Basking in a dashboard’s warm glow
When some people look at dashboards, they want to see patterns but not reasons. âThey donât want to read the fine print,â said one attendee in Lyndsay Wiseâs dashboards seminar at Enterprise Data World in San Francisco yesterday. Thatâs what the man learned in one data-quality project for a human resources department.
He was frank enough to call drill-down âthe fine printâ â the suggestion that the âwhy?â is just noise. He escaped before I could find out more.
Had his complacent users been victims of abusive parents or bad teachers? Iâve worked with such users. I trust them, I like them, and most businesses couldnât do without them. But I still wonder about them, as some of them might wonder about me.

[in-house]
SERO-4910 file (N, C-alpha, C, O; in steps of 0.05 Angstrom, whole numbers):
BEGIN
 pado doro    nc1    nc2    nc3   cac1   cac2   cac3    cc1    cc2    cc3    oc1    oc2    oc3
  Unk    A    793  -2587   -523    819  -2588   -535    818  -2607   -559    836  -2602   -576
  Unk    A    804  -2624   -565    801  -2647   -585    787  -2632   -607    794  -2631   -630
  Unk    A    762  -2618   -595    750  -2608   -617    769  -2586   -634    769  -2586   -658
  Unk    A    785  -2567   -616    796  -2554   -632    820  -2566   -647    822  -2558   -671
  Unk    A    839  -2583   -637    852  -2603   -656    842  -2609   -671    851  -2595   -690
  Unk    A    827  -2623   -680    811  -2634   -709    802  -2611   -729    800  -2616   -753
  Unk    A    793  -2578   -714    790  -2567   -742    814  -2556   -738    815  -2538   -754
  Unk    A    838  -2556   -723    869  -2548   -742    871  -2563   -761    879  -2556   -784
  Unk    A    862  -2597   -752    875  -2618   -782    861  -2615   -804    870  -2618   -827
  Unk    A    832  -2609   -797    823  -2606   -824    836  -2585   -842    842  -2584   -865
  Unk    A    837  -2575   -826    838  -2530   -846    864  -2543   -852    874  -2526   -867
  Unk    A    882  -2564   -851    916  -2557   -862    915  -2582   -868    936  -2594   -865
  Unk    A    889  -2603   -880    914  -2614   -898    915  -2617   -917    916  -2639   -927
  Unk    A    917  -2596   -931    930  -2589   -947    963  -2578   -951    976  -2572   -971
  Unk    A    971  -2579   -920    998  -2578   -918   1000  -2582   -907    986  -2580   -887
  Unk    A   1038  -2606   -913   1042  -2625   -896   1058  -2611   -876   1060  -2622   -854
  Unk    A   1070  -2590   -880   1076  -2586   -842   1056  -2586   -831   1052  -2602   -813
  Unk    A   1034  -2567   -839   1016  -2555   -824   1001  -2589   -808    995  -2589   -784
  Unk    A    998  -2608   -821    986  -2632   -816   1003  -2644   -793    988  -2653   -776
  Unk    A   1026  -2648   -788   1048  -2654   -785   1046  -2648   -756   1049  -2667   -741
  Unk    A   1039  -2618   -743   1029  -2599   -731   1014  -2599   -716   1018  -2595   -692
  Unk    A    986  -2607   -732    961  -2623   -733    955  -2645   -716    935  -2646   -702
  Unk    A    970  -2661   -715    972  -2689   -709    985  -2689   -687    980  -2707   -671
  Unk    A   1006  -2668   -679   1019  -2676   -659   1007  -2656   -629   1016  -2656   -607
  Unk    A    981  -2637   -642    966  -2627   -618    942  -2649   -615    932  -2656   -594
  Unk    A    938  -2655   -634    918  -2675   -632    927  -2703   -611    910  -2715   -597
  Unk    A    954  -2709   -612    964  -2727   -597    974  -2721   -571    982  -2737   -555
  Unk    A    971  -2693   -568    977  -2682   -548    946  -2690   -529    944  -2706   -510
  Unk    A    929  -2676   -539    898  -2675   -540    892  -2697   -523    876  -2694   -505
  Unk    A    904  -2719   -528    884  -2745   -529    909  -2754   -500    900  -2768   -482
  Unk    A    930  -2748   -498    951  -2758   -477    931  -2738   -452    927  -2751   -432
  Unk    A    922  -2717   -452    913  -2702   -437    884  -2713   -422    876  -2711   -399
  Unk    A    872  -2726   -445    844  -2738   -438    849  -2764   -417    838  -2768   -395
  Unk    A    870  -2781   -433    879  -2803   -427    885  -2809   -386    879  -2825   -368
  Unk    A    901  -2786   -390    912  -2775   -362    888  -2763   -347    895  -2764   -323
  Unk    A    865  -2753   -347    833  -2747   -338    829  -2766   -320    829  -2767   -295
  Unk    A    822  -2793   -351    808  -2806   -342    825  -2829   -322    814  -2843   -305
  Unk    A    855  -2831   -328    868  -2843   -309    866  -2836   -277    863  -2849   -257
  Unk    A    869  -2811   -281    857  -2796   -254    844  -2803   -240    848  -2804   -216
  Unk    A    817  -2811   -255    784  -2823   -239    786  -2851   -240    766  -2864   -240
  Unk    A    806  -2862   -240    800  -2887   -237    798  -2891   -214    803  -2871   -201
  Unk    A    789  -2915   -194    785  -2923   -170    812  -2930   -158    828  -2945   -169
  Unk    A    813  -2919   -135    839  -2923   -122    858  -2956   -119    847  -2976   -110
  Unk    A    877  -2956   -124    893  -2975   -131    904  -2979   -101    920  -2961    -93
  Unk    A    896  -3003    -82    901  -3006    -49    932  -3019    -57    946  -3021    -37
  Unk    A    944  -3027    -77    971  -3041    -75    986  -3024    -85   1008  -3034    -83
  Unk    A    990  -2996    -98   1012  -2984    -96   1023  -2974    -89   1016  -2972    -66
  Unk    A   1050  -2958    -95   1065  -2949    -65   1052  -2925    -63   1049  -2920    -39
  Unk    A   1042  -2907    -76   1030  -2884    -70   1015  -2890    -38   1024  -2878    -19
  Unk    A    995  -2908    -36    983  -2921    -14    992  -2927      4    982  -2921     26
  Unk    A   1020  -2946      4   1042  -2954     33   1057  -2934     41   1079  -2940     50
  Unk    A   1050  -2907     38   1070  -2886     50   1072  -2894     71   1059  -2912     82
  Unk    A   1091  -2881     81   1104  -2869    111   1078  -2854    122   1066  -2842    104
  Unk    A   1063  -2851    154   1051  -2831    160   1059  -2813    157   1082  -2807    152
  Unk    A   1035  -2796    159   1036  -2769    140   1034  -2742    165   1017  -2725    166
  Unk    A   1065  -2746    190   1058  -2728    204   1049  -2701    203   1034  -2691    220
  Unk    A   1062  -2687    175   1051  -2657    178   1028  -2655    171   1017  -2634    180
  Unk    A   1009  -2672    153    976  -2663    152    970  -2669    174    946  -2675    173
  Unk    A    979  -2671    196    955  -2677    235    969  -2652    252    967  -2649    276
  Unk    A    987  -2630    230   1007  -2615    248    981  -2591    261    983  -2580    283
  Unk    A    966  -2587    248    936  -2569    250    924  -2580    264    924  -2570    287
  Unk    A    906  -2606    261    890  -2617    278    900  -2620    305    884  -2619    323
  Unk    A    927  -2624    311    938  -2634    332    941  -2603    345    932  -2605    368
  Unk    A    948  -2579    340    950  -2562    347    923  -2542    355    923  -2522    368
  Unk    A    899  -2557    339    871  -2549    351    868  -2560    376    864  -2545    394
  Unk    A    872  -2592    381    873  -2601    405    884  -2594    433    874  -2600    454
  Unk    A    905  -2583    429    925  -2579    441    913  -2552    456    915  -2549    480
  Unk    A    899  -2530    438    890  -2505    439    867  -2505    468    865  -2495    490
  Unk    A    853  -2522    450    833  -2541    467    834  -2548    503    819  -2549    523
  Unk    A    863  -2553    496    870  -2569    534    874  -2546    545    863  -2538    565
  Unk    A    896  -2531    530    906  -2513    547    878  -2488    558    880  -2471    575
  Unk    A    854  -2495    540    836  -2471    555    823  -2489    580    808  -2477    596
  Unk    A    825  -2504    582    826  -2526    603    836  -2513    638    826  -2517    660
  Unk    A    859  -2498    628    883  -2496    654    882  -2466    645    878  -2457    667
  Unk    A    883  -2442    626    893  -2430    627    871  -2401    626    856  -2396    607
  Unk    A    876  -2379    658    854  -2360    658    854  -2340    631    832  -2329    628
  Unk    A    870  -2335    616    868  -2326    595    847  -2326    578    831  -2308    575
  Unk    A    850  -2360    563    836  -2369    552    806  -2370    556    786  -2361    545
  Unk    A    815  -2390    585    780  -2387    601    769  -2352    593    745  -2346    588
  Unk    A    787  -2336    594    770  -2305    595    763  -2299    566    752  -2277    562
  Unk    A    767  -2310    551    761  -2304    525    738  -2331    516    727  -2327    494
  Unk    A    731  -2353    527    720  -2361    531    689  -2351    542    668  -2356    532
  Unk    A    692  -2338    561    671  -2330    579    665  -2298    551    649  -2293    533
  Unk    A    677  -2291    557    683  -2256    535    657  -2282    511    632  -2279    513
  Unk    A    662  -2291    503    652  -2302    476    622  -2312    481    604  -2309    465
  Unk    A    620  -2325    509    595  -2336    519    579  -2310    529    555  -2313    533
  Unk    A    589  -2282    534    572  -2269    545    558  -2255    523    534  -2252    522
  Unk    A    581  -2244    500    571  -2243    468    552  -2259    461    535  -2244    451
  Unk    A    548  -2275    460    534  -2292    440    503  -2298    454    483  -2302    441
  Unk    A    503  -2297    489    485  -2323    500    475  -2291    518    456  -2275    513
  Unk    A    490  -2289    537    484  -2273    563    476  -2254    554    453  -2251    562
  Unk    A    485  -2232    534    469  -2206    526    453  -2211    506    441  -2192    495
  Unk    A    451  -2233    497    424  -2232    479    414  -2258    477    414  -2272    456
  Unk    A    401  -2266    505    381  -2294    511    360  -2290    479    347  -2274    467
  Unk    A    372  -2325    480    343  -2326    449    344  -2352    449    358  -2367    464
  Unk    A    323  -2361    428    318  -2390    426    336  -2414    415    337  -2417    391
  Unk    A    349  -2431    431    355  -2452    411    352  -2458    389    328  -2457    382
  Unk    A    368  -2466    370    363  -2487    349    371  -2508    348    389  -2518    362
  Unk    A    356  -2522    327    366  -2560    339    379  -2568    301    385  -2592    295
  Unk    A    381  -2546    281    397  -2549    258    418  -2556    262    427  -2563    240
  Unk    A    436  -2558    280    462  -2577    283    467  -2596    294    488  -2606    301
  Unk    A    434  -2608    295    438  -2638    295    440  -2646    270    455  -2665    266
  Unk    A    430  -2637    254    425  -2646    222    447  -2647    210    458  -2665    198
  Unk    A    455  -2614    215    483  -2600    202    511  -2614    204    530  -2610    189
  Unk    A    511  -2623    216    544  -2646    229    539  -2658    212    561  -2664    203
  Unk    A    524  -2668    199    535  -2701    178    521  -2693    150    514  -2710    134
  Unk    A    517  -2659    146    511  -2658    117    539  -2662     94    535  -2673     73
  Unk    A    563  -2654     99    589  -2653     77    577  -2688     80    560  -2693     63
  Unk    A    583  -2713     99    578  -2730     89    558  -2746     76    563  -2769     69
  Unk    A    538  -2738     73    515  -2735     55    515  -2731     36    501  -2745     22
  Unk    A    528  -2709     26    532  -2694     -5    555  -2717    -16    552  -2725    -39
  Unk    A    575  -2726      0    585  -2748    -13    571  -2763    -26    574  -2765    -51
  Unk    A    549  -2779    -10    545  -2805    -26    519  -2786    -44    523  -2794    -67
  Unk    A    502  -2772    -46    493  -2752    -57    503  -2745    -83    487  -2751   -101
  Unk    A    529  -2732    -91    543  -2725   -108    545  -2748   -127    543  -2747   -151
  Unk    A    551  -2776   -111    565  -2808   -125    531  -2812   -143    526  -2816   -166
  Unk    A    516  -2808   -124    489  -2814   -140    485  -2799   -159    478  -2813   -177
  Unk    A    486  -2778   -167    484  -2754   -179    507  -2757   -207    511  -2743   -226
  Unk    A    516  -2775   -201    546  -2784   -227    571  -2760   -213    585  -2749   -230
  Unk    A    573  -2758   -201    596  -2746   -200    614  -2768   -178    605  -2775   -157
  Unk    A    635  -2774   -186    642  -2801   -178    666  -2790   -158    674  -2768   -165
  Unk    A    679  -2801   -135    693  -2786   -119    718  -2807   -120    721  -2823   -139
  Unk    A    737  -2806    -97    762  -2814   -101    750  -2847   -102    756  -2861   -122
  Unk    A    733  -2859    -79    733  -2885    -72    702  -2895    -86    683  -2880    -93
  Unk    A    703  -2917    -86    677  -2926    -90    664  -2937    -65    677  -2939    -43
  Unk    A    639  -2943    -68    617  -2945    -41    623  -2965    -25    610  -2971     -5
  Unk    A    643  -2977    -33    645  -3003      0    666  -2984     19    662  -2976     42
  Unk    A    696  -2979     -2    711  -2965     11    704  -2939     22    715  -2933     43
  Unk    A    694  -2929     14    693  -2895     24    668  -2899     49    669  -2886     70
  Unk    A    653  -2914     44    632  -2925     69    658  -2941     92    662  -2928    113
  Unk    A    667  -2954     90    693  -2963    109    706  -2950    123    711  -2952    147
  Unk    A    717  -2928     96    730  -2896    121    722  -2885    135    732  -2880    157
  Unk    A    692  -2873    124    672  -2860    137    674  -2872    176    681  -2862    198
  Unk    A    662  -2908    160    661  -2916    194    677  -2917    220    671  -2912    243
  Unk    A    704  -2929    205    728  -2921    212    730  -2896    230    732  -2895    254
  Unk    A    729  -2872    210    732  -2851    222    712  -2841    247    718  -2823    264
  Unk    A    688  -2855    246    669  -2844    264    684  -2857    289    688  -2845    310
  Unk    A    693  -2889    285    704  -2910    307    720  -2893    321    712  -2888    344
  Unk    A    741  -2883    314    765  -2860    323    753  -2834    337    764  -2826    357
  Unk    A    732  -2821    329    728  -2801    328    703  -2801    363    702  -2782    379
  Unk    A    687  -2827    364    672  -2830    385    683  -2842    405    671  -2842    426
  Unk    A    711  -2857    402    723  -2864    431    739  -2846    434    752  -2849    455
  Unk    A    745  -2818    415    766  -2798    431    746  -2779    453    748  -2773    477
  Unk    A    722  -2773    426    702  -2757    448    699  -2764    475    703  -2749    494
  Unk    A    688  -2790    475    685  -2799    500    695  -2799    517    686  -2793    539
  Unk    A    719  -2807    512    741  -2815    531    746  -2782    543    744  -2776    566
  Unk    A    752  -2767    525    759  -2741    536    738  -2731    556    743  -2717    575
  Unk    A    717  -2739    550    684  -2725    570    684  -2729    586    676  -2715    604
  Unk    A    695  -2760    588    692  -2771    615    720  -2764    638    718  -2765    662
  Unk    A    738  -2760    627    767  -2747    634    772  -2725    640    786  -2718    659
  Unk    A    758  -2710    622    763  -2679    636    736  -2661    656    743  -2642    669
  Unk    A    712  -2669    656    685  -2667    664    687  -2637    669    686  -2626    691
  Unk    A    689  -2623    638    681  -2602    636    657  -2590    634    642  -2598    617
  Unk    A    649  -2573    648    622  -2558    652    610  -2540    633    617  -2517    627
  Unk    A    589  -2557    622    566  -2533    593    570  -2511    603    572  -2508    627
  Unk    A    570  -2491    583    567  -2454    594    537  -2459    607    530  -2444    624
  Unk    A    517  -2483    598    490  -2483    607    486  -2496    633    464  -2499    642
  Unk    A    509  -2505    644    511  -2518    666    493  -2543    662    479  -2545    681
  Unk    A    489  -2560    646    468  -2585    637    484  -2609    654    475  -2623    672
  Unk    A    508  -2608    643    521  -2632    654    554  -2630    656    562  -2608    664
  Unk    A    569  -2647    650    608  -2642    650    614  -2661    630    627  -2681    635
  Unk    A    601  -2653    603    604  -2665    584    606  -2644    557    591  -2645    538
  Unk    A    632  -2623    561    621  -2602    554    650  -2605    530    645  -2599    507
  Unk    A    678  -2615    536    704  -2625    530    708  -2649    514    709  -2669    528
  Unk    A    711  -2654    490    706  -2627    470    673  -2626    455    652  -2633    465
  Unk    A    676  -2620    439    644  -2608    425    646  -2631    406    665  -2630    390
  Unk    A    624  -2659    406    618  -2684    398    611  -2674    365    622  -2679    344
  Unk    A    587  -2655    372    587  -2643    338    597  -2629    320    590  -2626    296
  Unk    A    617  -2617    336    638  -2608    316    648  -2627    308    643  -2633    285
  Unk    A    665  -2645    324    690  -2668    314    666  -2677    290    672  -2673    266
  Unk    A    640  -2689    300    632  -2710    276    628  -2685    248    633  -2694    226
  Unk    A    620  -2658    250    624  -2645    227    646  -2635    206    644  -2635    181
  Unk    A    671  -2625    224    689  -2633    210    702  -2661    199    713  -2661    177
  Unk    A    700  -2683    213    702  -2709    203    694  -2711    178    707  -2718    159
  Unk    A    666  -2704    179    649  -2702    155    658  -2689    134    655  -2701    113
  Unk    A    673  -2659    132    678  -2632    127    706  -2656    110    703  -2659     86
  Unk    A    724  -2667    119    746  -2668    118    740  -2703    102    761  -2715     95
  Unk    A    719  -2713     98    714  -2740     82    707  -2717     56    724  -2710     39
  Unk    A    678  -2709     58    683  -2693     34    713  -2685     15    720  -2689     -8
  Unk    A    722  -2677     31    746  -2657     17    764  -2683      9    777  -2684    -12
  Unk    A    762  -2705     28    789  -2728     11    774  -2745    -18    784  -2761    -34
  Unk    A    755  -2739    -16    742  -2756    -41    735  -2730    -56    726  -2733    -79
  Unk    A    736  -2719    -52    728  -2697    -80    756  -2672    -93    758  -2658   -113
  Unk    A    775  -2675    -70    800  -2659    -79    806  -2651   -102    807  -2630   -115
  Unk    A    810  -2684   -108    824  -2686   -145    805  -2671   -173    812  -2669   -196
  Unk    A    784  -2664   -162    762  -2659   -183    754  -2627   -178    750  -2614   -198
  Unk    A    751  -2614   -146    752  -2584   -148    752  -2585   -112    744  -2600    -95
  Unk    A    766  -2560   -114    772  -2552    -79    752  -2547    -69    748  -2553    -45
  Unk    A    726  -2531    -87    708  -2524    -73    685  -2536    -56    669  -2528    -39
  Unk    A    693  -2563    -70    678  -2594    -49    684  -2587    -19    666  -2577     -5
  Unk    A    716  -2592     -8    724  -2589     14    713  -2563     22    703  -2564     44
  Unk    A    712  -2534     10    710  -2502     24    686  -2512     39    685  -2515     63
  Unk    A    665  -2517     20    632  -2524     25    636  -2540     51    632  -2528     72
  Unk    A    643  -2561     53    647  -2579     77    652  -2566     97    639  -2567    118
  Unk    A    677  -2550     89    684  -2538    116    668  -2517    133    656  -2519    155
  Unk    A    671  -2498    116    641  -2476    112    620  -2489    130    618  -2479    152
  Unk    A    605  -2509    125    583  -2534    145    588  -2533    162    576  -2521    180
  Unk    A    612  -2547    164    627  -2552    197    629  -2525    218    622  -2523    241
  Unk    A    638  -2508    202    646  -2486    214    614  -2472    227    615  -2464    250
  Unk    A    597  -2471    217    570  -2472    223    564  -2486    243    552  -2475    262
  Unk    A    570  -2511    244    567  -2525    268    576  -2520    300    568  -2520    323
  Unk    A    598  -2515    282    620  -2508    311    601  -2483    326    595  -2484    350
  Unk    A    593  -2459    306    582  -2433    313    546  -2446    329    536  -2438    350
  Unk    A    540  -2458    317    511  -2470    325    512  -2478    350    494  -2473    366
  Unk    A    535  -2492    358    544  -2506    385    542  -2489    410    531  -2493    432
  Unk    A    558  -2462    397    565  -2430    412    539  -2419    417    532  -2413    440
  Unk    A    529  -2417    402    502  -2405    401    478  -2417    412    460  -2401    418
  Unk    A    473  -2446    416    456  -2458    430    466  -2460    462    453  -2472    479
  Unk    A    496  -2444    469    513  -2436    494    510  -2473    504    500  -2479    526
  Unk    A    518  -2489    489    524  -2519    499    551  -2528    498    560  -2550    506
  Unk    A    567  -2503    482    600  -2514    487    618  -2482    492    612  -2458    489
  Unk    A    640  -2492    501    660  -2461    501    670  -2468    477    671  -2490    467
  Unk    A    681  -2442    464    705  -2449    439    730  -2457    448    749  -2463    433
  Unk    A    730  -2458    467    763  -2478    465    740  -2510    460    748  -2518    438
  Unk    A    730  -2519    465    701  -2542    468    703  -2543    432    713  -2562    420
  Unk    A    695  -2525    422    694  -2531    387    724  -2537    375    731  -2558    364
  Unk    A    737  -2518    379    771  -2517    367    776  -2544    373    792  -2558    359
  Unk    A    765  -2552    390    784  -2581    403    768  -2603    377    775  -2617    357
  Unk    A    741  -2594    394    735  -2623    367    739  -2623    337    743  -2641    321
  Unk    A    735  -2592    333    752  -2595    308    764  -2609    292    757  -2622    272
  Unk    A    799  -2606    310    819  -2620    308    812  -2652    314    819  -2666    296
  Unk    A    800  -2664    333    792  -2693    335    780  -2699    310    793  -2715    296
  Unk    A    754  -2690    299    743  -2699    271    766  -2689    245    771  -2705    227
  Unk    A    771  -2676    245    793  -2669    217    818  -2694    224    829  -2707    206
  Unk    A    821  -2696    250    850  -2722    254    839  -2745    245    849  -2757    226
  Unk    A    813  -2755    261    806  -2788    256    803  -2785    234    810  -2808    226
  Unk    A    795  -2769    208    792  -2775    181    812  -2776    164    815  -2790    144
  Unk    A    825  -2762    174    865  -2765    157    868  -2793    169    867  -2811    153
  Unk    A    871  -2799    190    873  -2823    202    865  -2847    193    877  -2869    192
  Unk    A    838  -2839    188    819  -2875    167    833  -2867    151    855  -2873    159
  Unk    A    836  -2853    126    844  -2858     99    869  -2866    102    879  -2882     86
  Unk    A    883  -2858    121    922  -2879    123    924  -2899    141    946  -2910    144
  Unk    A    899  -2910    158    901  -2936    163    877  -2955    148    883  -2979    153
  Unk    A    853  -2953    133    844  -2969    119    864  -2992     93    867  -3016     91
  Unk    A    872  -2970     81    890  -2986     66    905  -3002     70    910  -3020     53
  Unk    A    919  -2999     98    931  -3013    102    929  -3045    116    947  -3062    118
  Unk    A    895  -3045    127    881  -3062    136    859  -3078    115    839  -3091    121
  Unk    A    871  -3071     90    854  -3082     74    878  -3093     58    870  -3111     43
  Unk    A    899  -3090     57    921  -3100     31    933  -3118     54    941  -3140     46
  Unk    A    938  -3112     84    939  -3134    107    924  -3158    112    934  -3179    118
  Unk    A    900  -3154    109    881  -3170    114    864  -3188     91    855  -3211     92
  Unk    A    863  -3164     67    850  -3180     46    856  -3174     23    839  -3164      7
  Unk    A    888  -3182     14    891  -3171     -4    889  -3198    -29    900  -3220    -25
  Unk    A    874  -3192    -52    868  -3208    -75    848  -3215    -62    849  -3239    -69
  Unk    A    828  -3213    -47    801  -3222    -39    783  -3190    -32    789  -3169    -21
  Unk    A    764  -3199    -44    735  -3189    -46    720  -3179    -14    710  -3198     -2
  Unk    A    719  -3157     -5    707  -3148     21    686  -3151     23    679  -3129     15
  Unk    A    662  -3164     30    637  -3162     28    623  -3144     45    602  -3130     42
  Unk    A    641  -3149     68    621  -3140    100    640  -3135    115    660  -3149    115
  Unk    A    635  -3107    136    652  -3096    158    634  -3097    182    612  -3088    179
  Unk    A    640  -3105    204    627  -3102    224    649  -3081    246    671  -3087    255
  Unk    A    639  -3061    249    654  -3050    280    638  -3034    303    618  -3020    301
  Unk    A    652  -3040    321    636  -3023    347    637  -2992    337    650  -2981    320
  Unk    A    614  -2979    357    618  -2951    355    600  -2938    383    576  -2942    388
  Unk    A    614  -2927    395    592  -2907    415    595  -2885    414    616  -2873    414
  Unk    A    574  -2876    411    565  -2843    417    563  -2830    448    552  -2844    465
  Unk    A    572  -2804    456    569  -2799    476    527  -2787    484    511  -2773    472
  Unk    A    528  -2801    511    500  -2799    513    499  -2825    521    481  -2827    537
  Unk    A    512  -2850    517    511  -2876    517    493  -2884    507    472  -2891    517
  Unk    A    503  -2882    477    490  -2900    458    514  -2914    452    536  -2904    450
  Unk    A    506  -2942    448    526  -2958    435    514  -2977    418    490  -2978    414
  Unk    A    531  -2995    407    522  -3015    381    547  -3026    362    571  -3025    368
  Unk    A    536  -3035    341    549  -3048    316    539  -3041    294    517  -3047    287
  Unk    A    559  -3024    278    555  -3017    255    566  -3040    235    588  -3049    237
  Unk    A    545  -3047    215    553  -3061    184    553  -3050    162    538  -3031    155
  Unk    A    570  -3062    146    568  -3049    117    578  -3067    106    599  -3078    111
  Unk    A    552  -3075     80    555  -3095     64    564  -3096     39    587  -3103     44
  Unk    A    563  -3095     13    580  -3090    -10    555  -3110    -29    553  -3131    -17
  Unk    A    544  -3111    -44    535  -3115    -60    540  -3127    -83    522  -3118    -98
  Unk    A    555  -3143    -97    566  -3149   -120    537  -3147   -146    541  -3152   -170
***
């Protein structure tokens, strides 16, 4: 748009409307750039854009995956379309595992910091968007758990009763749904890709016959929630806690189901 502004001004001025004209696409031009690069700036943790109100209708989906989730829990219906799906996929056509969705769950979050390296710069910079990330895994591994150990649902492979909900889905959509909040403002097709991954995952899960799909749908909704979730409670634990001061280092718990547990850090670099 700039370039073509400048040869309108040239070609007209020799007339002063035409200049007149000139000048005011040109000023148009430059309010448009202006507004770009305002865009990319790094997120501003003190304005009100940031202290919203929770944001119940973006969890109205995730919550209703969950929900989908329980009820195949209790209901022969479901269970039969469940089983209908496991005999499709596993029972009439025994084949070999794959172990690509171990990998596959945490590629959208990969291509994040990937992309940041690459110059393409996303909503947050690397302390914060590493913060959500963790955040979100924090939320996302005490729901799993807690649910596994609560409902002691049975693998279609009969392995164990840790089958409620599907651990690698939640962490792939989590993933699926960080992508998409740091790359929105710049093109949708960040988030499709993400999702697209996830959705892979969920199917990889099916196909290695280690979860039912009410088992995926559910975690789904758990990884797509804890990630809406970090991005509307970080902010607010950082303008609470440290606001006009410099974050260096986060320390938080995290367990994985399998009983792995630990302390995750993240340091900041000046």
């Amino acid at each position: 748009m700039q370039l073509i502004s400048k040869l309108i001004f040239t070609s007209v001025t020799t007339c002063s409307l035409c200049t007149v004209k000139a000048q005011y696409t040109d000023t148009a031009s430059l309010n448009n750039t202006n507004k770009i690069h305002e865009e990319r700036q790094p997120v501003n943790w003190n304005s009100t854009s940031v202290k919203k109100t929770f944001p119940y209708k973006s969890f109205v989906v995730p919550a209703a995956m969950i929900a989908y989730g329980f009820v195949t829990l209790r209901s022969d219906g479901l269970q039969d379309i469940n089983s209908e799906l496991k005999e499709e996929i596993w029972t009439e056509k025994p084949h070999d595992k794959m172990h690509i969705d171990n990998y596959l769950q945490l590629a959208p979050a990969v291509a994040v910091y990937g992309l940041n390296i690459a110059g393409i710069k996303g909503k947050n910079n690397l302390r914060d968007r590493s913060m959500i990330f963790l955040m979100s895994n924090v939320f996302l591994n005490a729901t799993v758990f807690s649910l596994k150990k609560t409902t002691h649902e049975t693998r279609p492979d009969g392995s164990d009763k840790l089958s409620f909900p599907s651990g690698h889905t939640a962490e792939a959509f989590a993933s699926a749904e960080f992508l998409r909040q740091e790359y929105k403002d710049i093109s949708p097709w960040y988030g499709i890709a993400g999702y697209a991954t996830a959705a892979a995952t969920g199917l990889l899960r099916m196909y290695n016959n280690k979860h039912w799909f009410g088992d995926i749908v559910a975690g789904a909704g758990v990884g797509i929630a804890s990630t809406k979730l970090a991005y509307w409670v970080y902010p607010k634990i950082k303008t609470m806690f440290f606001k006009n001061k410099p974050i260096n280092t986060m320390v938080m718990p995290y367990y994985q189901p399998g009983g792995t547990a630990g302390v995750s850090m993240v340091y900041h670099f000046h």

One reason for the hesitation about âfine printâ: we have too much data. We know that. Tom Davenport ponders the overwhelmingness of it all in his blog today. Neil Raden probably wrote about this 15 years ago. Casual users feel it more and more.
For the overwhelmed, thereâs the palliative dashboard. It works the way Mozart does for who canât tell Mozart from Schmozart: knowing itâs Mozart makes them feel good. The palliative dashboard is contrary to…
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